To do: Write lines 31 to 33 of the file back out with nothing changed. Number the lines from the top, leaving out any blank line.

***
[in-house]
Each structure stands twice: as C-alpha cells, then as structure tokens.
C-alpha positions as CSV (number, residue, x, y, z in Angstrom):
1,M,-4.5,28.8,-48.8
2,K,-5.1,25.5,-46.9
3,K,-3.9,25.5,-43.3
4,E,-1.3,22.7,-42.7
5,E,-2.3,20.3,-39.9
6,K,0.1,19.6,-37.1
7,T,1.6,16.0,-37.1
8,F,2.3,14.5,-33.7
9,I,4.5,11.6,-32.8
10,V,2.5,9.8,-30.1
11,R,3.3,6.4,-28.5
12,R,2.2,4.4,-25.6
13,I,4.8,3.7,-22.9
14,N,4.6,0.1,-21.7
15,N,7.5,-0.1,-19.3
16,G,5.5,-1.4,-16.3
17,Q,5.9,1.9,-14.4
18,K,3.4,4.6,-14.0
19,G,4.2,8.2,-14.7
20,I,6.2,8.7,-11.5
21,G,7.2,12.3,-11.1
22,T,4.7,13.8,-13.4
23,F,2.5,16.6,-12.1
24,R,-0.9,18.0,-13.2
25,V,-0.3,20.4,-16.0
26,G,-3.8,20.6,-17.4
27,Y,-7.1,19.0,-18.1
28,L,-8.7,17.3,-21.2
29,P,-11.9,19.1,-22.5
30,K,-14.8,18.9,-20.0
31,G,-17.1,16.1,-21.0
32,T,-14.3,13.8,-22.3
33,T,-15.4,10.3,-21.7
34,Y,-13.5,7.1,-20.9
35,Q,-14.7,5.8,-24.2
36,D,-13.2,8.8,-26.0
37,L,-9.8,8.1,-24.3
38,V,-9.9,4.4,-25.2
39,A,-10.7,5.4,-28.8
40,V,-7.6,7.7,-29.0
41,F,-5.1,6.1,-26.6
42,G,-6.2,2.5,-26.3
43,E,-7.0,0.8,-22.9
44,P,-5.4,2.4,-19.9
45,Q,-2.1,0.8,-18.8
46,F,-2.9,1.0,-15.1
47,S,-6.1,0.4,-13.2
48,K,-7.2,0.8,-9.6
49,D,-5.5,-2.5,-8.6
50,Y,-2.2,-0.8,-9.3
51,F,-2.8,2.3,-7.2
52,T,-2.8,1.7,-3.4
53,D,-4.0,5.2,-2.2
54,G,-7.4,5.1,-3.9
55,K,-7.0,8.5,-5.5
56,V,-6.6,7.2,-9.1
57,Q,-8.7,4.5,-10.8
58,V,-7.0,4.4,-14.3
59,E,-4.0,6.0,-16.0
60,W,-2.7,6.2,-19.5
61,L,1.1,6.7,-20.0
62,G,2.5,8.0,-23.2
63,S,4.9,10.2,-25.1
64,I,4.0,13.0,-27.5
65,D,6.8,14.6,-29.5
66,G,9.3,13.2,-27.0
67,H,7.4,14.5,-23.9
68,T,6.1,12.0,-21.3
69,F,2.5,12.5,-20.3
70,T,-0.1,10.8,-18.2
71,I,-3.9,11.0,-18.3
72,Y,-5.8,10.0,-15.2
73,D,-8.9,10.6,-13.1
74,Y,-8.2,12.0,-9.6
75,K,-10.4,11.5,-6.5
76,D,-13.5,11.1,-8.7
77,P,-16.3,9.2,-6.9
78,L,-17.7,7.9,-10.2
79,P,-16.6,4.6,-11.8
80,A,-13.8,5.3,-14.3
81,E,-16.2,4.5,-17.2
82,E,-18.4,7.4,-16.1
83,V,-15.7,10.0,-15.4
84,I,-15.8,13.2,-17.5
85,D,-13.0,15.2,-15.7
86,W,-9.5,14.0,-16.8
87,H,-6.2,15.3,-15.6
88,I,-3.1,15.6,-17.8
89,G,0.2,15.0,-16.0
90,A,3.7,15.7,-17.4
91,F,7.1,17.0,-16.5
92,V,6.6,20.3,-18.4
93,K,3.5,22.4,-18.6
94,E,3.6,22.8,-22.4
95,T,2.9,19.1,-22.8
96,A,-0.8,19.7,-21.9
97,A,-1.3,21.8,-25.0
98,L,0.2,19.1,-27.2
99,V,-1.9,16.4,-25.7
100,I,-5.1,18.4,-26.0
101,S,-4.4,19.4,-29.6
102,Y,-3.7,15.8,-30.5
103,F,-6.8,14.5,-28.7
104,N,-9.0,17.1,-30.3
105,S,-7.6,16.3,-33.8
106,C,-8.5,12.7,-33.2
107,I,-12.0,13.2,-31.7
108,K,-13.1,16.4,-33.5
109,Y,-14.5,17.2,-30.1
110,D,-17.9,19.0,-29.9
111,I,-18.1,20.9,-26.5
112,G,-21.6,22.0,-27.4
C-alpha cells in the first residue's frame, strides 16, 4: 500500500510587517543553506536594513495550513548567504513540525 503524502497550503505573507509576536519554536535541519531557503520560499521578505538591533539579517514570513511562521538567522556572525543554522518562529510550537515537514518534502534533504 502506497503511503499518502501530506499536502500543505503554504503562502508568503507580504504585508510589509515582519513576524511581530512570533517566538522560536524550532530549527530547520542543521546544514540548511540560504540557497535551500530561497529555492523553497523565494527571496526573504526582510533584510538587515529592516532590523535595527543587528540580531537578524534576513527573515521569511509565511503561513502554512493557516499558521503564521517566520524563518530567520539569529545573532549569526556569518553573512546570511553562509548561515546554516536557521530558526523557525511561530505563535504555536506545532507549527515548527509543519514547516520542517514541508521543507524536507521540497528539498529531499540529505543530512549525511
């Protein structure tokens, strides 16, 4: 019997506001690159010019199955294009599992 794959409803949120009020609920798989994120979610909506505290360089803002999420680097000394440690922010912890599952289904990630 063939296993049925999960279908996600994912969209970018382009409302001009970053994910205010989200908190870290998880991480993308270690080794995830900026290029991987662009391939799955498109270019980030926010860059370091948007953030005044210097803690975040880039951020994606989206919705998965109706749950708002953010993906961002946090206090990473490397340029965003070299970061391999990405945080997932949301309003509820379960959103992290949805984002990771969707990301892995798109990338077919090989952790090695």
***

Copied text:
28,L,-8.7,17.3,-21.2
29,P,-11.9,19.1,-22.5
30,K,-14.8,18.9,-20.0